An emerging trend in open kitchens right now is to add secret storage or clever cabinet organization to help your space feel more cohesive and less cluttered. Kitchen appliances can be shut behind cabinet doors or sections of countertop can be folded or slid behind doors when not in use.
13. Design a Two-Toned Kitchens
Two-toned kitchens can help your open concept feel even more open. Paint your base cabinets a darker color than your wall cabinets and countertops. The contrast between the dark and the light makes things seem lighter and more open.
14. Use a Monochromatic Color Scheme
One challenge with an open concept kitchen is making sure all the elements of each space look good together. One of the best ways to do this is with a monochromatic color scheme.
For example, if you choose blue as your color, we recommend using different coordinating shades of blue for the biggest portions of your open kitchen concept–your cabinets, walls, backsplash, dining table, and living room furniture. Pair those pieces with neutral floors and countertops and then finish things off with coordinating pops of color for a cohesive look.
15. Let the Architecture Be Your Guide
Many homes already have architectural details to help you define your open concept. Look for existing moldings and paneling in your ceiling or along the walls that creates breaks between the spaces. You can also simply use corners or other transitions like half walls to define other areas.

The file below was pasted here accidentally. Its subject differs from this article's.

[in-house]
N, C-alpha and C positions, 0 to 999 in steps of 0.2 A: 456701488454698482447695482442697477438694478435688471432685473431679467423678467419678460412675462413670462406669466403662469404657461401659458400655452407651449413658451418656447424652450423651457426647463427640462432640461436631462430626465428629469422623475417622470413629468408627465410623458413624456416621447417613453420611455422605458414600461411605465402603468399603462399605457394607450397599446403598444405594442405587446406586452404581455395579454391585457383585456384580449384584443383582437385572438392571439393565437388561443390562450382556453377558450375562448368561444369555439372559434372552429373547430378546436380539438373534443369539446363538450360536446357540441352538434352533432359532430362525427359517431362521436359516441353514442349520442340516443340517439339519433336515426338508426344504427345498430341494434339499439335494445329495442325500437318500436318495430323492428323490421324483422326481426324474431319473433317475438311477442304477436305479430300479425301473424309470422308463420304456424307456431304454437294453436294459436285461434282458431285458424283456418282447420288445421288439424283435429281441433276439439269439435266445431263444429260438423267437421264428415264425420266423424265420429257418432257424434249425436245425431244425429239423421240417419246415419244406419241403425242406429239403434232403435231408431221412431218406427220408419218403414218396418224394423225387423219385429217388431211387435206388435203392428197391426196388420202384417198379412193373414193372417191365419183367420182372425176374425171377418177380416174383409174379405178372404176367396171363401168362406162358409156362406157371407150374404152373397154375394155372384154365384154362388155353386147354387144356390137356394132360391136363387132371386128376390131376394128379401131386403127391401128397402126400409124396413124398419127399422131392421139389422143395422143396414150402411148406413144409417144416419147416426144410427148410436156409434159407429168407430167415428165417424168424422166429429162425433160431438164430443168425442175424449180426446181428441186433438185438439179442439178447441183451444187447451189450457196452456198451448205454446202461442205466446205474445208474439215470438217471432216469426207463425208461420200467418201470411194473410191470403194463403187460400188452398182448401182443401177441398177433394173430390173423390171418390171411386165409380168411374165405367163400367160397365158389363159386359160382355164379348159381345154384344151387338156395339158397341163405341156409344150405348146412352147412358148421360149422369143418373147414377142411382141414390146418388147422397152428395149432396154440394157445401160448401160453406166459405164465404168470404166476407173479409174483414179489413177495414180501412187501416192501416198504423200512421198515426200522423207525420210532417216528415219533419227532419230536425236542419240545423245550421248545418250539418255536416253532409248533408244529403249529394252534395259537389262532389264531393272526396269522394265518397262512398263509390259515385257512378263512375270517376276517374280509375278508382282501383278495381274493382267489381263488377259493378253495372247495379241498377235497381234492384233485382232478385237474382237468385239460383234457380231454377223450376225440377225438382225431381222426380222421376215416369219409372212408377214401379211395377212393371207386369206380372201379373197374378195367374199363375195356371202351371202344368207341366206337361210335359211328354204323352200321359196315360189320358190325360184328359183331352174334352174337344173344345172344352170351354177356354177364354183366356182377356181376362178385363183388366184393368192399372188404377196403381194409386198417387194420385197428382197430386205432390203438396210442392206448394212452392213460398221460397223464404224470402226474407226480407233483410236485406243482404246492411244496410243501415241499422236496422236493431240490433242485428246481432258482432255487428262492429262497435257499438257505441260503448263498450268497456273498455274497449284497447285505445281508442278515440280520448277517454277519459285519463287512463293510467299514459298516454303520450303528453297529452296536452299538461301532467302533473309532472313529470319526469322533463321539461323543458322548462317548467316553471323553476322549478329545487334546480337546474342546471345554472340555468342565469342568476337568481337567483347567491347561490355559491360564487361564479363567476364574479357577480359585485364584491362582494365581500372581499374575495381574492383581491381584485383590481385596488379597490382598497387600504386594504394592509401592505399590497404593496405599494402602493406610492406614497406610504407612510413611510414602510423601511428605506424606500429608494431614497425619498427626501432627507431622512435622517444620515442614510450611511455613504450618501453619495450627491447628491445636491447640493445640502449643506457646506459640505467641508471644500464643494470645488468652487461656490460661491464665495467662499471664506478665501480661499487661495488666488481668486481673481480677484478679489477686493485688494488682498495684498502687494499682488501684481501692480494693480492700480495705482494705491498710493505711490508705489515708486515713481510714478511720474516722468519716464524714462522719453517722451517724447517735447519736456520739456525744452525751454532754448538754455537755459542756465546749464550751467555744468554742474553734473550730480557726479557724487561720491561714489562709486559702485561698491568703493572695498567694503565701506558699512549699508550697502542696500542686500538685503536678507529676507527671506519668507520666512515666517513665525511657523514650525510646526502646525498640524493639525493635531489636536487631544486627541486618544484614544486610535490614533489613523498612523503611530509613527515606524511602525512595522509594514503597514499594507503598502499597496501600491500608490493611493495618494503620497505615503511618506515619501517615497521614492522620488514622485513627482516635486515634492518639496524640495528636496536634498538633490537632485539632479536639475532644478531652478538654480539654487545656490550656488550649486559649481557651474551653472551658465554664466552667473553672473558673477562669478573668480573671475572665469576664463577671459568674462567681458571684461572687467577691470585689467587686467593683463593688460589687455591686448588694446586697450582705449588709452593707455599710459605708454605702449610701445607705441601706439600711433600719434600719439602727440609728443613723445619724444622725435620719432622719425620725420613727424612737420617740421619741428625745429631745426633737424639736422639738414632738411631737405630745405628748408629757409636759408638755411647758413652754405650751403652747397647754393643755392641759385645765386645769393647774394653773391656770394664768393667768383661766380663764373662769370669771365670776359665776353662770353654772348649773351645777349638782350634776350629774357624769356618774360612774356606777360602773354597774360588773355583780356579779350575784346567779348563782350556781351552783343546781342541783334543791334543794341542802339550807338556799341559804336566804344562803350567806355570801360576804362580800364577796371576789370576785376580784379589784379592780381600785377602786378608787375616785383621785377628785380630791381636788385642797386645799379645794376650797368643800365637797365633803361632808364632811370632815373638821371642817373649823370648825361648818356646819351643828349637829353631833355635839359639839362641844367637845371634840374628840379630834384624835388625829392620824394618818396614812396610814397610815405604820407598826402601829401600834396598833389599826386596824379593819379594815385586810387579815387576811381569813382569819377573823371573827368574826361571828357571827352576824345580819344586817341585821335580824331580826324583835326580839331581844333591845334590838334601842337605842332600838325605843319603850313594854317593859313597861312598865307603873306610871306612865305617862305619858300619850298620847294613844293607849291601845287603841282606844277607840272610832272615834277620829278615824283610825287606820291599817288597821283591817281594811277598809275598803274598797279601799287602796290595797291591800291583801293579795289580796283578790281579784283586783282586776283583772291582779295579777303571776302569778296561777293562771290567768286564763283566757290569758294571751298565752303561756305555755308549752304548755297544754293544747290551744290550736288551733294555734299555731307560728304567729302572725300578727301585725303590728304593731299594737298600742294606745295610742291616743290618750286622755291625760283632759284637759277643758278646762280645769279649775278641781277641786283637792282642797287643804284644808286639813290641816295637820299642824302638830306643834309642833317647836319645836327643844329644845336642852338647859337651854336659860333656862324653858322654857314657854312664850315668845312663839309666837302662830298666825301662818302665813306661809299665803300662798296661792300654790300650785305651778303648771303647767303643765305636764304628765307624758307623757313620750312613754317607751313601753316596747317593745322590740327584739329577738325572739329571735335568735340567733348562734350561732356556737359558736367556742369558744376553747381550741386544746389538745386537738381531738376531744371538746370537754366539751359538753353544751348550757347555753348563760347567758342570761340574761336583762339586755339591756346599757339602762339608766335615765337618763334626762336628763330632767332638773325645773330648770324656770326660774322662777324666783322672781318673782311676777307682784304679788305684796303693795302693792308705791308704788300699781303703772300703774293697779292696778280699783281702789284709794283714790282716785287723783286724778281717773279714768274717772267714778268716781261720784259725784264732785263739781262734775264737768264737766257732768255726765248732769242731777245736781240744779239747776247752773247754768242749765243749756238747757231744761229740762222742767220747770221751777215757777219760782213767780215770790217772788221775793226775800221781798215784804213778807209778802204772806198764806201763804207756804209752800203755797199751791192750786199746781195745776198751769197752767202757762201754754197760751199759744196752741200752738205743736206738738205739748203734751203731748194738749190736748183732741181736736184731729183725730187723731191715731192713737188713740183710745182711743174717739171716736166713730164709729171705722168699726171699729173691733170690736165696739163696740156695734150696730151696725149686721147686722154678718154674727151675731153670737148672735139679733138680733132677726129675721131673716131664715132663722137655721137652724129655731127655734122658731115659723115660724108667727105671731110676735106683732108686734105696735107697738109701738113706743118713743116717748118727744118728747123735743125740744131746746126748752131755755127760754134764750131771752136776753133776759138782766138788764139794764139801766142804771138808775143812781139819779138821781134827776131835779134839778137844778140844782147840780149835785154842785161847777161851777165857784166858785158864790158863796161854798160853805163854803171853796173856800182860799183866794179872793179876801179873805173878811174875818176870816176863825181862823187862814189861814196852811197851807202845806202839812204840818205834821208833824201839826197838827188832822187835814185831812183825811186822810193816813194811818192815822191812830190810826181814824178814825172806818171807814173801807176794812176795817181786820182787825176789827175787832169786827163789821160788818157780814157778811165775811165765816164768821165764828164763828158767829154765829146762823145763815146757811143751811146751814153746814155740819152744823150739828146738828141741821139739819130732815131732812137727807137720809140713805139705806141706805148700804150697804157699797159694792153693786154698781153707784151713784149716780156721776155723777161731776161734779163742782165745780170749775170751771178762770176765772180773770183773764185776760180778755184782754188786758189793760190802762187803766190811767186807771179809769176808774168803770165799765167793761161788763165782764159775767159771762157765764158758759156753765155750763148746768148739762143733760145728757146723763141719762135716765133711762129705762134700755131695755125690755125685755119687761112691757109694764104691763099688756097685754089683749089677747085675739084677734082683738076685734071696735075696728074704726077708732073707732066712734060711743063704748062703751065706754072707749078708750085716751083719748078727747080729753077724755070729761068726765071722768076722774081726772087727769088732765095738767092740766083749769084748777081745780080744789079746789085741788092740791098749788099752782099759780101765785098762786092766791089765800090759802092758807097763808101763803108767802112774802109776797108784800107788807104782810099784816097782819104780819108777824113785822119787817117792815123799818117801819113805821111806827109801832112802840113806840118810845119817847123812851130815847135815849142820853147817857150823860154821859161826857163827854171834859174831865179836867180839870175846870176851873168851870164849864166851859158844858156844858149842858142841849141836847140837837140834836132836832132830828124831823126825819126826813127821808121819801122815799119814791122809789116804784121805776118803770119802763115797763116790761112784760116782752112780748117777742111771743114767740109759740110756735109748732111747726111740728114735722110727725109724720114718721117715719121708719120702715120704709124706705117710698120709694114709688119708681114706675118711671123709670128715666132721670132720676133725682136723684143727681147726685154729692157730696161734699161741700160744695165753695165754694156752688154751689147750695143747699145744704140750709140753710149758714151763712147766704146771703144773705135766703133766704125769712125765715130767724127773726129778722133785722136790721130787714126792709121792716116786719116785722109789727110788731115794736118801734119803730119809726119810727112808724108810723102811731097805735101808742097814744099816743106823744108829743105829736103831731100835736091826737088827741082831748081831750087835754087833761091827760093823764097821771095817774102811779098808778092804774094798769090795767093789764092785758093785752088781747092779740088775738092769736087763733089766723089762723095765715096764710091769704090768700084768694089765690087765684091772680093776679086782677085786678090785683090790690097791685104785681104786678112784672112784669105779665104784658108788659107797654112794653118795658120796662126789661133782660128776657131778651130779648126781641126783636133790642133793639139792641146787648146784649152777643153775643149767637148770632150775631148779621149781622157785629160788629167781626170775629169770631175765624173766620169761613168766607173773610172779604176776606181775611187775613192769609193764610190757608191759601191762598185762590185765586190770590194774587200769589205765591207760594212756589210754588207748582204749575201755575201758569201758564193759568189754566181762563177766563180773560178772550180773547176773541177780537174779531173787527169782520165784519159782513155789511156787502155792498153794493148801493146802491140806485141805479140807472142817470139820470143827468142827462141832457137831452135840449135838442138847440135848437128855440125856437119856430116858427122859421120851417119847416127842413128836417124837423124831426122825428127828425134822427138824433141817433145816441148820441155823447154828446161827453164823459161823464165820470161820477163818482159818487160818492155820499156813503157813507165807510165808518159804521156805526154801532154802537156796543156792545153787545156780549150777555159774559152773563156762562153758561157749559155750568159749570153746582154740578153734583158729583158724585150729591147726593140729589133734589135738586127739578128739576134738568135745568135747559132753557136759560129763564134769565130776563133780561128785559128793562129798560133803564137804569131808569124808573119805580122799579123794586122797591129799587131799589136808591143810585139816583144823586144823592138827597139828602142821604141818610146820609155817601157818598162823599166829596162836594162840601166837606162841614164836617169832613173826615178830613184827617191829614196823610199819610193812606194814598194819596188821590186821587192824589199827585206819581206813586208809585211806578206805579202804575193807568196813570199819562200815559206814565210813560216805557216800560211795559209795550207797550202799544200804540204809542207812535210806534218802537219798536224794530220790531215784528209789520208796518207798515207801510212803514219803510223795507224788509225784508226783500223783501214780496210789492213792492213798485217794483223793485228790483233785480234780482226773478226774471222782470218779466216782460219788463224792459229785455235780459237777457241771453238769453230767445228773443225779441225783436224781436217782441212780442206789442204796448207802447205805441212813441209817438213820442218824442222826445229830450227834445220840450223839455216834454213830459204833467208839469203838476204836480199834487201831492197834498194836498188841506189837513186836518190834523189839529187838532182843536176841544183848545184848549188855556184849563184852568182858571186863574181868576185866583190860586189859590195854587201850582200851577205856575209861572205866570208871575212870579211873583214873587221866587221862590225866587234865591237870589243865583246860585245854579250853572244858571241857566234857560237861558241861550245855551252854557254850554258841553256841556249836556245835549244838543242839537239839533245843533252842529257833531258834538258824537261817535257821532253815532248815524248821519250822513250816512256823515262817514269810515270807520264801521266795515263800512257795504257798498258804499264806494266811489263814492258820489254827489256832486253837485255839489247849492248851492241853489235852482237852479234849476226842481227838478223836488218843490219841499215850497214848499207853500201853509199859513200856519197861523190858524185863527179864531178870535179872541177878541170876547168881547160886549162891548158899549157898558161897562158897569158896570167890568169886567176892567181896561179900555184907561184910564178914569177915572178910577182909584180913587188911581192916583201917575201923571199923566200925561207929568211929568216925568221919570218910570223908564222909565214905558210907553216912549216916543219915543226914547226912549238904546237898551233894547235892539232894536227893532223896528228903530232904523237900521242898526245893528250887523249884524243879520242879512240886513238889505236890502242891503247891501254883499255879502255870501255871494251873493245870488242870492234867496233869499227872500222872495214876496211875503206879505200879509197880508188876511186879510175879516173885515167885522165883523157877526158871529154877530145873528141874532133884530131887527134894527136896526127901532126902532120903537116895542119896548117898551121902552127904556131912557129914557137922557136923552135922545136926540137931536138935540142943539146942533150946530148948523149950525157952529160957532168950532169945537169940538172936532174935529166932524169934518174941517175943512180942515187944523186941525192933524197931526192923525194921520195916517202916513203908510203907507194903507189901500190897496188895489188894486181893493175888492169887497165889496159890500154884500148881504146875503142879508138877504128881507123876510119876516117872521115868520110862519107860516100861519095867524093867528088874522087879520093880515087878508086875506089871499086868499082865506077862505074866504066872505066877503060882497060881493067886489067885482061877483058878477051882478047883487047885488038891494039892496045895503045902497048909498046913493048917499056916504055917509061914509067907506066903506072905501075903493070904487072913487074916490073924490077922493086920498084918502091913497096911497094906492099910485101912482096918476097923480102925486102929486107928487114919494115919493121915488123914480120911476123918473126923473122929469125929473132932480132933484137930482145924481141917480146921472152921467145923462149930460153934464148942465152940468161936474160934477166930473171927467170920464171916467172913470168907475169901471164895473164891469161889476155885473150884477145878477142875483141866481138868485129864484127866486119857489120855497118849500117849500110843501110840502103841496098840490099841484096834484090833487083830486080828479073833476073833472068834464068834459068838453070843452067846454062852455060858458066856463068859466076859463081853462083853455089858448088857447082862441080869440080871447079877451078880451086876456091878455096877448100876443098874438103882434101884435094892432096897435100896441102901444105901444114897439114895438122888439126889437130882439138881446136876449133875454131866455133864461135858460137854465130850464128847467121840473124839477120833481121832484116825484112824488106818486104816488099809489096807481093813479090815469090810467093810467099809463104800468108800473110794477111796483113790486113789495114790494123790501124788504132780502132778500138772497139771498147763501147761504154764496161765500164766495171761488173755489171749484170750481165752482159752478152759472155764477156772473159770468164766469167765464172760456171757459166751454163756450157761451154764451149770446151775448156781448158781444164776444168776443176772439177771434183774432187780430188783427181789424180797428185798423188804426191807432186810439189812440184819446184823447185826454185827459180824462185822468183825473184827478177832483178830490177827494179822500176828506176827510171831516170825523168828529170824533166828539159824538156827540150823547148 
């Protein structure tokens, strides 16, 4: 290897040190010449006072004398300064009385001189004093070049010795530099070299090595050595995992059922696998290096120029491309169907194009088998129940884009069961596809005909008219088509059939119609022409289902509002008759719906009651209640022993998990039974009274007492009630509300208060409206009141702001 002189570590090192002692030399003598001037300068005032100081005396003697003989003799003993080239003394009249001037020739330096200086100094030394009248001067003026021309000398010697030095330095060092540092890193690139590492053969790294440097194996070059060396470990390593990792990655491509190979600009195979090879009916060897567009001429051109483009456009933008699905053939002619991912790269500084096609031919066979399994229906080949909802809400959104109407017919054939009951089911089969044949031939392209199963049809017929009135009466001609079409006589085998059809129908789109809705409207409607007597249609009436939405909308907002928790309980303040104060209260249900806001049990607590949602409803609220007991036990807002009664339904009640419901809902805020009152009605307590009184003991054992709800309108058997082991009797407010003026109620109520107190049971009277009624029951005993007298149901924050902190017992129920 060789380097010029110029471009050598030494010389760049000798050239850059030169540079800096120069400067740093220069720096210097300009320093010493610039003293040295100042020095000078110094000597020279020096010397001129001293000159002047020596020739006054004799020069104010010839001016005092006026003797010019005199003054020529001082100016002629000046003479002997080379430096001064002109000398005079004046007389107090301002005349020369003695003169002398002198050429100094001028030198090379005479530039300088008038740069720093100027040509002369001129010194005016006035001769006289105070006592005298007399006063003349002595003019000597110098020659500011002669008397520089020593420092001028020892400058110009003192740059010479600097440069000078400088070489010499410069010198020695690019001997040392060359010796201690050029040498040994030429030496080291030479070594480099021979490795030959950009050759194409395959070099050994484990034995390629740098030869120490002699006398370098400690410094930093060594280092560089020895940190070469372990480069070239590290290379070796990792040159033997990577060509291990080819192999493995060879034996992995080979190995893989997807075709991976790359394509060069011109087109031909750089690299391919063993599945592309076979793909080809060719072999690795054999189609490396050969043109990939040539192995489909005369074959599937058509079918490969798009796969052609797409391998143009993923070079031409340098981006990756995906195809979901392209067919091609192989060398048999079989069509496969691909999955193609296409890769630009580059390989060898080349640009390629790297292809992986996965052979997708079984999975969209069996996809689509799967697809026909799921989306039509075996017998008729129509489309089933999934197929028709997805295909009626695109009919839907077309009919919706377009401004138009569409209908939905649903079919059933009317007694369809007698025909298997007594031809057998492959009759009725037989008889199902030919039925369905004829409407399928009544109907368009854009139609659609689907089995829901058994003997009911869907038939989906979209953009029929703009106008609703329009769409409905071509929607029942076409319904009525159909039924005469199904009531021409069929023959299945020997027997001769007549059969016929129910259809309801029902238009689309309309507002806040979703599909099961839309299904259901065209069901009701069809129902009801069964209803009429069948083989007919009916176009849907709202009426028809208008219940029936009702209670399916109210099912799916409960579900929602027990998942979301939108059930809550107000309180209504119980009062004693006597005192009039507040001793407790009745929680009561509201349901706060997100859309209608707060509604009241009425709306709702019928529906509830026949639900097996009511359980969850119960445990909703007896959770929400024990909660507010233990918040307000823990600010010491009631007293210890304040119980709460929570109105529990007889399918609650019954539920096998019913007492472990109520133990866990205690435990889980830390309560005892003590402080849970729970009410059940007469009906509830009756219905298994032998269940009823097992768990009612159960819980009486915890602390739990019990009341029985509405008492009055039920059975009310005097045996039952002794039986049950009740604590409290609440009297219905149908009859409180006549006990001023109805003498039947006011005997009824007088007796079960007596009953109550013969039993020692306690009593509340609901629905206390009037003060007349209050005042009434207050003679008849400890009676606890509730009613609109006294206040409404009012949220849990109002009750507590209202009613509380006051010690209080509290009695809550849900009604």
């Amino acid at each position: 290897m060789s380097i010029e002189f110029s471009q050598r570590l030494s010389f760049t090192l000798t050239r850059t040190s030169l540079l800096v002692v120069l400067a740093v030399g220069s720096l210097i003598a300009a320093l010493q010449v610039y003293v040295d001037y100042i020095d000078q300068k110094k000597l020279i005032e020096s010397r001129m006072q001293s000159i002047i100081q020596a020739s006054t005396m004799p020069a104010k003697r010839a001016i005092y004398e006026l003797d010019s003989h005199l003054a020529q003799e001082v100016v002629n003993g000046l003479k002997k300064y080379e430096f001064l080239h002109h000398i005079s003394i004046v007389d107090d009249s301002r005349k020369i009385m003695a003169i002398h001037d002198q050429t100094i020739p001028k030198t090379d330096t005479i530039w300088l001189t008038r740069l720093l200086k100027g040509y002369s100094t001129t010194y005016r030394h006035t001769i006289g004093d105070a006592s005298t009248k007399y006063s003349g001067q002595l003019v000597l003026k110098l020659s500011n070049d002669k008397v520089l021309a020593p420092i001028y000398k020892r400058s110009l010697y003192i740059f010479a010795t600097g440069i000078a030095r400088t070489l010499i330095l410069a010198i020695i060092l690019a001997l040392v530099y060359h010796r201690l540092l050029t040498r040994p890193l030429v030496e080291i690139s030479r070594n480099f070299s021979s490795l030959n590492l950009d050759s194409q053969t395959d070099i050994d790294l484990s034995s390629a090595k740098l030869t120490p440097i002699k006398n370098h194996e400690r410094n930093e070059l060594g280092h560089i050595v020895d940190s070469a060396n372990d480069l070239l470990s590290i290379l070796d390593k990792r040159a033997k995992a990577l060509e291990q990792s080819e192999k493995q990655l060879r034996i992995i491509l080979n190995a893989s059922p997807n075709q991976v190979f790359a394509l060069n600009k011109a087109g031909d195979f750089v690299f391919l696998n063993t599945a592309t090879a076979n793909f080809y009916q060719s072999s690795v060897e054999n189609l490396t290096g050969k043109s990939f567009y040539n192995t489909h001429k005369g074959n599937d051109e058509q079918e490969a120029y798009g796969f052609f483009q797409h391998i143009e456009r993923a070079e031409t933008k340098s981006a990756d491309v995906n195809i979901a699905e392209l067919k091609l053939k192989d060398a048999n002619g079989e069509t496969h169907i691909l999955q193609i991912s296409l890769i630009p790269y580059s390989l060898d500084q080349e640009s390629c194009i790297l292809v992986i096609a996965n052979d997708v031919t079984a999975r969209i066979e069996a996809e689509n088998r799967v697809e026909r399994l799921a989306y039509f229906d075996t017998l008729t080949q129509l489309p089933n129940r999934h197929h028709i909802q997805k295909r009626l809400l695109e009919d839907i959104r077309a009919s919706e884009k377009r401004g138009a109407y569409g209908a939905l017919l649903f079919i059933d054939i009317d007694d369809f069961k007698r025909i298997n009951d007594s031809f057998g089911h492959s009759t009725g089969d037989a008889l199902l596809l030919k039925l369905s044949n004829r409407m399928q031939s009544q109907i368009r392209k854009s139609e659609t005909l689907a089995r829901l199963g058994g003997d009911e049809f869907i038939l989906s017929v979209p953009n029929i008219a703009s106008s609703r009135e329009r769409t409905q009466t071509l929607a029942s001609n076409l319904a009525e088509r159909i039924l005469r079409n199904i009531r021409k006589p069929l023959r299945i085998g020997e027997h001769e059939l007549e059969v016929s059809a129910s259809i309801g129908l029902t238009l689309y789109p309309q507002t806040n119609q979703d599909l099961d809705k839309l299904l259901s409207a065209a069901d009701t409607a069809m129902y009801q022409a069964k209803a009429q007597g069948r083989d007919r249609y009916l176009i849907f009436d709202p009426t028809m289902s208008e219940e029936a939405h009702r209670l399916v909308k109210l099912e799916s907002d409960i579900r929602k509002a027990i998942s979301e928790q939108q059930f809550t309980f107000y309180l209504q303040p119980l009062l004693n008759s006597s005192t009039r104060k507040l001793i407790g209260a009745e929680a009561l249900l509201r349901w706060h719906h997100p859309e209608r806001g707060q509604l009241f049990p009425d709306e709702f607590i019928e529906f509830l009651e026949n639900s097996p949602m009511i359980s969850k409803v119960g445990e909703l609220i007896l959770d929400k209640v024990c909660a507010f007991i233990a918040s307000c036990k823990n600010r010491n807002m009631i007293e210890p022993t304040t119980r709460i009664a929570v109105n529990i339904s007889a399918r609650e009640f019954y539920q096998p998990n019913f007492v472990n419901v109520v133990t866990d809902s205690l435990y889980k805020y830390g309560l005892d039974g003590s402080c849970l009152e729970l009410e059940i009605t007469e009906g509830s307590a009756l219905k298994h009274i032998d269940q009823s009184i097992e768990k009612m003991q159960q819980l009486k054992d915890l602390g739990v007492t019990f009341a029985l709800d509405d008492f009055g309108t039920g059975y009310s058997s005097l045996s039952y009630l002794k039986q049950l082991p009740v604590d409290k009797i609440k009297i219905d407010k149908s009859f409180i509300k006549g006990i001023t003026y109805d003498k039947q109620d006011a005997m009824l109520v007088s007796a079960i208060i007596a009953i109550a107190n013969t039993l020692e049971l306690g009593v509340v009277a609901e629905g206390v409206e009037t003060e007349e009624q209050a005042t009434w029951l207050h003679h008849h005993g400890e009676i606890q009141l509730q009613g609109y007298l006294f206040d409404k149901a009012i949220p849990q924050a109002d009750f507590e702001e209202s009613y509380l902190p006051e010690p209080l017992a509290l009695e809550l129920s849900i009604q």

16. Add Architectural Elements
If there aren’t already architectural signals throughout the open concept, you can add them! Install your own molding to define a dining room. We love adding half or full wall paneling in a section of the living room as a backdrop for couches or an entertainment center. You can even find faux wood beams to create an exposed beam design that defines the living room.
17. Keep the Trim the Same Color
Even if you have other colors and textures you want to play with throughout the space, it’s a good rule of thumb to keep the trim color the same. This helps unify the elements of your open concept between the different zones you create.
18. Consider All the Angles
Perhaps one of the most important parts of designing an open concept kitchen is looking at everything from all angles.
Make sure to consider how your couch will look against the materials and colors of your kitchen.